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Inhaled medicinal cannabis and the immunocompromised patient


Medicinal cannabis is an invaluable adjunct therapy for pain relief, nausea, anorexia, and mood modification in cancer patients and is available as cookies or cakes, as sublingual drops, as a vaporized mist, or for smoking. However, as with every herb, various microorganisms are carried on its leaves and flowers which when inhaled could expose the user, in particular immunocompromised patients, to the risk of opportunistic lung infections, primarily from inhaled molds. The objective of this study was to identify the safest way of using medicinal cannabis in immunosuppressed patients by finding the optimal method of sterilization with minimal loss of activity of cannabis. We describe the results of culturing the cannabis herb, three methods of sterilization, and the measured loss of a main cannabinoid compound activity. Systematic sterilization of medicinal cannabis can eliminate the risk of fatal opportunistic infections associated with cannabis among patients at risk.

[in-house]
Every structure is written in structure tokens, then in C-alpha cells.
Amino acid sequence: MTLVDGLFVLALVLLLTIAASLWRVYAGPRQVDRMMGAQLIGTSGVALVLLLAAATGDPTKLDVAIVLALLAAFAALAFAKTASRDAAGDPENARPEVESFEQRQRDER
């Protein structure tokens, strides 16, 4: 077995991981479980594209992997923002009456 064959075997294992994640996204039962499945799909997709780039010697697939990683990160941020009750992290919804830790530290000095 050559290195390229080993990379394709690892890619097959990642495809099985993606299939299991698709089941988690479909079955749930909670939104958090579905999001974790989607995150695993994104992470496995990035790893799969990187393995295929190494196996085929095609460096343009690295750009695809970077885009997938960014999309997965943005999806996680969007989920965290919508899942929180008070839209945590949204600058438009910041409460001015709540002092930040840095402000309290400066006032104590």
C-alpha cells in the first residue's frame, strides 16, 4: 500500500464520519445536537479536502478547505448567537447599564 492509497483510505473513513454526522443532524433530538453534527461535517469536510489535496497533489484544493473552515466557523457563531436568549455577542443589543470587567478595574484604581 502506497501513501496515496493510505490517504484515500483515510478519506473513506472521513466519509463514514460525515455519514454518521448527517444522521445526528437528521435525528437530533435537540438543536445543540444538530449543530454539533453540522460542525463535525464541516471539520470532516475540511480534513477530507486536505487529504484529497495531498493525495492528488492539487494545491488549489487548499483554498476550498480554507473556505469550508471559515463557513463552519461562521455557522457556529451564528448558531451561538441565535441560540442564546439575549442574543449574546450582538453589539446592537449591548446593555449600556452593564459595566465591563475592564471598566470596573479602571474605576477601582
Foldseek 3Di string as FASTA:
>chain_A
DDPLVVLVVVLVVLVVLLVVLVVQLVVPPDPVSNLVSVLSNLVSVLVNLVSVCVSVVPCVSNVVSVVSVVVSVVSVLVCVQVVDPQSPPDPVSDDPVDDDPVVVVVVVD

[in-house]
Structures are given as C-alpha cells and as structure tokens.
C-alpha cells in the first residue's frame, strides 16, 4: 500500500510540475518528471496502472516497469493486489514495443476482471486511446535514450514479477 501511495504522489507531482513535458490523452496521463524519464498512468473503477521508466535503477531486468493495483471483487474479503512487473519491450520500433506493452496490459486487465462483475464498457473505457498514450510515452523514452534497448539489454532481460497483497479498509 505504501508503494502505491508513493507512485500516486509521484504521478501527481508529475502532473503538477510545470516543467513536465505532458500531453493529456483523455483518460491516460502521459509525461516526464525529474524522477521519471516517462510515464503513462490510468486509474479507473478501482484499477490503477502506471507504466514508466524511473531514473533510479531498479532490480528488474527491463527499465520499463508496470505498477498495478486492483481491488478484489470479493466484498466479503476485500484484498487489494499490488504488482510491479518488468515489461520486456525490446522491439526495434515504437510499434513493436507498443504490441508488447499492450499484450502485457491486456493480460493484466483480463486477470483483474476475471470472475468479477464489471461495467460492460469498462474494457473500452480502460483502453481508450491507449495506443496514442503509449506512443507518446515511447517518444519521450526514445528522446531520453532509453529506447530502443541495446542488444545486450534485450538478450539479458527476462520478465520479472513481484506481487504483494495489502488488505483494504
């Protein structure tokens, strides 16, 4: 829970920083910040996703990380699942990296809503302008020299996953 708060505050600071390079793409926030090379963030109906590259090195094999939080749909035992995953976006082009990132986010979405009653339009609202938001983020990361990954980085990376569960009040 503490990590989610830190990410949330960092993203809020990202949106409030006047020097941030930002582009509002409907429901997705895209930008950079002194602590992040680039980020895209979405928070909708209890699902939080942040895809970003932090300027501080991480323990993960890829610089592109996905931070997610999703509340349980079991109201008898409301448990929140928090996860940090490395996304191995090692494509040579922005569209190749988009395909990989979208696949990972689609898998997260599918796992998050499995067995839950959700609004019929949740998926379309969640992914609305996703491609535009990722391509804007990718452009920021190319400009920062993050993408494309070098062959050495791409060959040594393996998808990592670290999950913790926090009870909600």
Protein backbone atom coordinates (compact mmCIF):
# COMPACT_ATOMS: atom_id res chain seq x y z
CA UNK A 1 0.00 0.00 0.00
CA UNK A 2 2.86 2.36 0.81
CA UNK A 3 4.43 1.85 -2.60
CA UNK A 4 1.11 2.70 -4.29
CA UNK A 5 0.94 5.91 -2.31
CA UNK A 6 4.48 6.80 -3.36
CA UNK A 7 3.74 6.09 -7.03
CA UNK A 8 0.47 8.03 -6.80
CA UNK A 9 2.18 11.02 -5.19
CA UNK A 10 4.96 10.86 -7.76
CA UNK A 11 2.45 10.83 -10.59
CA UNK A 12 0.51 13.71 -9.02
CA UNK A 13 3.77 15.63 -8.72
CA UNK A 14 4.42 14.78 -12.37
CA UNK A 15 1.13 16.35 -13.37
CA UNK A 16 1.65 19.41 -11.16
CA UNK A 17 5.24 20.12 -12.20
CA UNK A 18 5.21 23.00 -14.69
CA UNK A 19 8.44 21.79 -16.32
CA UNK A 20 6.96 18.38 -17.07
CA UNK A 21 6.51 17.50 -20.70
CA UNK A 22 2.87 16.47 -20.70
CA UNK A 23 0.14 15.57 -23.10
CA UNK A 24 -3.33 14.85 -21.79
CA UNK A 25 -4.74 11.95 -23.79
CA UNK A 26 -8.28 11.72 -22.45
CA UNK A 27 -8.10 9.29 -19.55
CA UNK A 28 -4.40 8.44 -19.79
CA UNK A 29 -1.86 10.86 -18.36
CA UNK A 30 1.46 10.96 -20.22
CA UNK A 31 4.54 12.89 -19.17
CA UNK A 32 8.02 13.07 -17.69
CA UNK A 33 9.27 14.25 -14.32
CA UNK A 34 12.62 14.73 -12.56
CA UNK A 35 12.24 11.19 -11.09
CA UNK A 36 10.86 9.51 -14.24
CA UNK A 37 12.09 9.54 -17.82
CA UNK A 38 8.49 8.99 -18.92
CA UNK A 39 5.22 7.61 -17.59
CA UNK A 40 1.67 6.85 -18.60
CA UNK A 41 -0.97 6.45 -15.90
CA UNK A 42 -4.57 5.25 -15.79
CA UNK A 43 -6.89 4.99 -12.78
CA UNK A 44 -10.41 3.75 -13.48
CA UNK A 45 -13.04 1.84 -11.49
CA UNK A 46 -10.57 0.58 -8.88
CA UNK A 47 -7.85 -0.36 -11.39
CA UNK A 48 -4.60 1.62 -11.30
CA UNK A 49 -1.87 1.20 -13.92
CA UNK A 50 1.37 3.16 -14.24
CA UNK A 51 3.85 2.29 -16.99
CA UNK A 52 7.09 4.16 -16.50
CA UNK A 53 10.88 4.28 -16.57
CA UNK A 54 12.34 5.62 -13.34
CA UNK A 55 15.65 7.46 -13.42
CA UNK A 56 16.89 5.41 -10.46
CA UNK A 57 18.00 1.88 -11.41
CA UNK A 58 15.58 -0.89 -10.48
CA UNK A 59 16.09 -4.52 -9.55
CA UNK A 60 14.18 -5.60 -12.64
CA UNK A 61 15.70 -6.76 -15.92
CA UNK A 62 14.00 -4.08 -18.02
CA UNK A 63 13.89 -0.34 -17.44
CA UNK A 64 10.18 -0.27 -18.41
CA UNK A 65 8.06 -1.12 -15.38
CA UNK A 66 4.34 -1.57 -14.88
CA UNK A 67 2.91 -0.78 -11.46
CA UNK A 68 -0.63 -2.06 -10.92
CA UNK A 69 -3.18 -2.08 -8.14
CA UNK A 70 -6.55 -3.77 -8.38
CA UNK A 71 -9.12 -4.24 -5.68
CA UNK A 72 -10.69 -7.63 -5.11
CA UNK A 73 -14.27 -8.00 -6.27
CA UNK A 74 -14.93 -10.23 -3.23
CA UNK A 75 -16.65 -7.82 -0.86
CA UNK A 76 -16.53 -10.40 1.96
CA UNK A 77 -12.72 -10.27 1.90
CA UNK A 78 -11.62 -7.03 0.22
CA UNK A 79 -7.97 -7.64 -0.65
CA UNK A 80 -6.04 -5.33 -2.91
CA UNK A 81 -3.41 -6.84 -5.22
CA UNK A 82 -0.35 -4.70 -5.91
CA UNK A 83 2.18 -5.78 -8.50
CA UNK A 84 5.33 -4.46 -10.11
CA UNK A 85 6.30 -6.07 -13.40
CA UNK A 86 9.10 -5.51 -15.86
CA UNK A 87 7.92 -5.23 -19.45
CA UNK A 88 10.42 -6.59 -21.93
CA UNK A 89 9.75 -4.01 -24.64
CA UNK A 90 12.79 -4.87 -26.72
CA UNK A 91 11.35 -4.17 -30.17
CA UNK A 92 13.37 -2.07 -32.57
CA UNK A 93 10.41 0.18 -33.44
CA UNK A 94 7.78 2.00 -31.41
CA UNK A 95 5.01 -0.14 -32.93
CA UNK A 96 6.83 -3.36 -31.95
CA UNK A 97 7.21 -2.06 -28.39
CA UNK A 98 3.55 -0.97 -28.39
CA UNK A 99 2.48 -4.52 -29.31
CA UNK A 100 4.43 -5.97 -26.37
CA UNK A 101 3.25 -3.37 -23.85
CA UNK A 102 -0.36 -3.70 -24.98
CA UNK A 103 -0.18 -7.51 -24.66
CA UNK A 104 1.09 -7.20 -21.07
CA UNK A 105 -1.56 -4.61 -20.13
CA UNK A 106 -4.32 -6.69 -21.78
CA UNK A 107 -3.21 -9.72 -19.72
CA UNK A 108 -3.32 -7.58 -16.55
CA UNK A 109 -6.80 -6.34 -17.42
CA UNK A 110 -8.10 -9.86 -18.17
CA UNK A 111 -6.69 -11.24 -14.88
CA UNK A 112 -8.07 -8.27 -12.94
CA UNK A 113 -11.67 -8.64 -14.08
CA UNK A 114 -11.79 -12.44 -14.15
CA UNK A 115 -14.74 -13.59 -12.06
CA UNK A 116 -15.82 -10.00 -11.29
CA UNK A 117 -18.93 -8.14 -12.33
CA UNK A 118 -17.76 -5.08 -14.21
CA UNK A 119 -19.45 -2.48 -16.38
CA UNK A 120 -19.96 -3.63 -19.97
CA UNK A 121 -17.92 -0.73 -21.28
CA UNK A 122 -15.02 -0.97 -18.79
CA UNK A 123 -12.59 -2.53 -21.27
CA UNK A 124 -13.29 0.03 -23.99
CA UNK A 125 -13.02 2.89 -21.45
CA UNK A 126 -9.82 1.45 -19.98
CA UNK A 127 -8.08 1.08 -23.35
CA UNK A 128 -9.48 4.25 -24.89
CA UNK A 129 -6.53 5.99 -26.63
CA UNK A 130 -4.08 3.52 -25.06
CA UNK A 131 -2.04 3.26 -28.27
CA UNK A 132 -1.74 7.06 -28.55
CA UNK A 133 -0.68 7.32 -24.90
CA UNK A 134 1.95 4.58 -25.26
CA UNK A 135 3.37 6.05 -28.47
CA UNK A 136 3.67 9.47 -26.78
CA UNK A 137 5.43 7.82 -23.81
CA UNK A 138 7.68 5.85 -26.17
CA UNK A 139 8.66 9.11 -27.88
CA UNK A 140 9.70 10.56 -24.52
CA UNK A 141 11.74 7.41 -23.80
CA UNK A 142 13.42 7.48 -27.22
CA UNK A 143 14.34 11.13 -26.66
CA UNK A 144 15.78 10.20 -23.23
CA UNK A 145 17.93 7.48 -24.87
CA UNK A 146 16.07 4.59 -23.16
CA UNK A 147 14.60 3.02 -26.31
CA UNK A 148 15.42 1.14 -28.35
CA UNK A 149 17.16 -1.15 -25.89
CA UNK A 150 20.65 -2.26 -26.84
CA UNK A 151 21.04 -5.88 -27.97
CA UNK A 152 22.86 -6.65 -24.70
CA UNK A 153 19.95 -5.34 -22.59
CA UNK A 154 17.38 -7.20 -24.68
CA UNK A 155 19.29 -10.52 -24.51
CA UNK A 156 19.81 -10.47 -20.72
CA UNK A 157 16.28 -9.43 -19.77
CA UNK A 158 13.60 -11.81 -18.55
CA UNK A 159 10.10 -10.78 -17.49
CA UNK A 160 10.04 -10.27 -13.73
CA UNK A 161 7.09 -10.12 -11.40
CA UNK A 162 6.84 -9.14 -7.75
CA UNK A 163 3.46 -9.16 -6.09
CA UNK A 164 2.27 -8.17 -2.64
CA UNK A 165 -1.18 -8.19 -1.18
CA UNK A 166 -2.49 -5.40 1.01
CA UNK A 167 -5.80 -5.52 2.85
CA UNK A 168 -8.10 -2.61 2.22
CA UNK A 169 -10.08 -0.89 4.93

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Medicinal cannabis




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The use of medicinal cannabis was approved by the chief national psychiatrist of the Israeli Health Ministry.

Author contributions

Study design and manuscript writing were under the responsibility of Rosa Ruchlemer, David Raveh, Michal Amit-Kohn, and Lumír Hanuš. David Raveh also cultured the cannabis. Lumir Hanus was also responsible for the sterilization studies.

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No additional data available.

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Corresponding author

Correspondence to Rosa Ruchlemer.

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Ruchlemer, R., Amit-Kohn, M., Raveh, D. et al. Inhaled medicinal cannabis and the immunocompromised patient. Support Care Cancer 23, 819–822 (2015).

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  • Cannabis
  • Immunocompromised host
  • Aspergillosis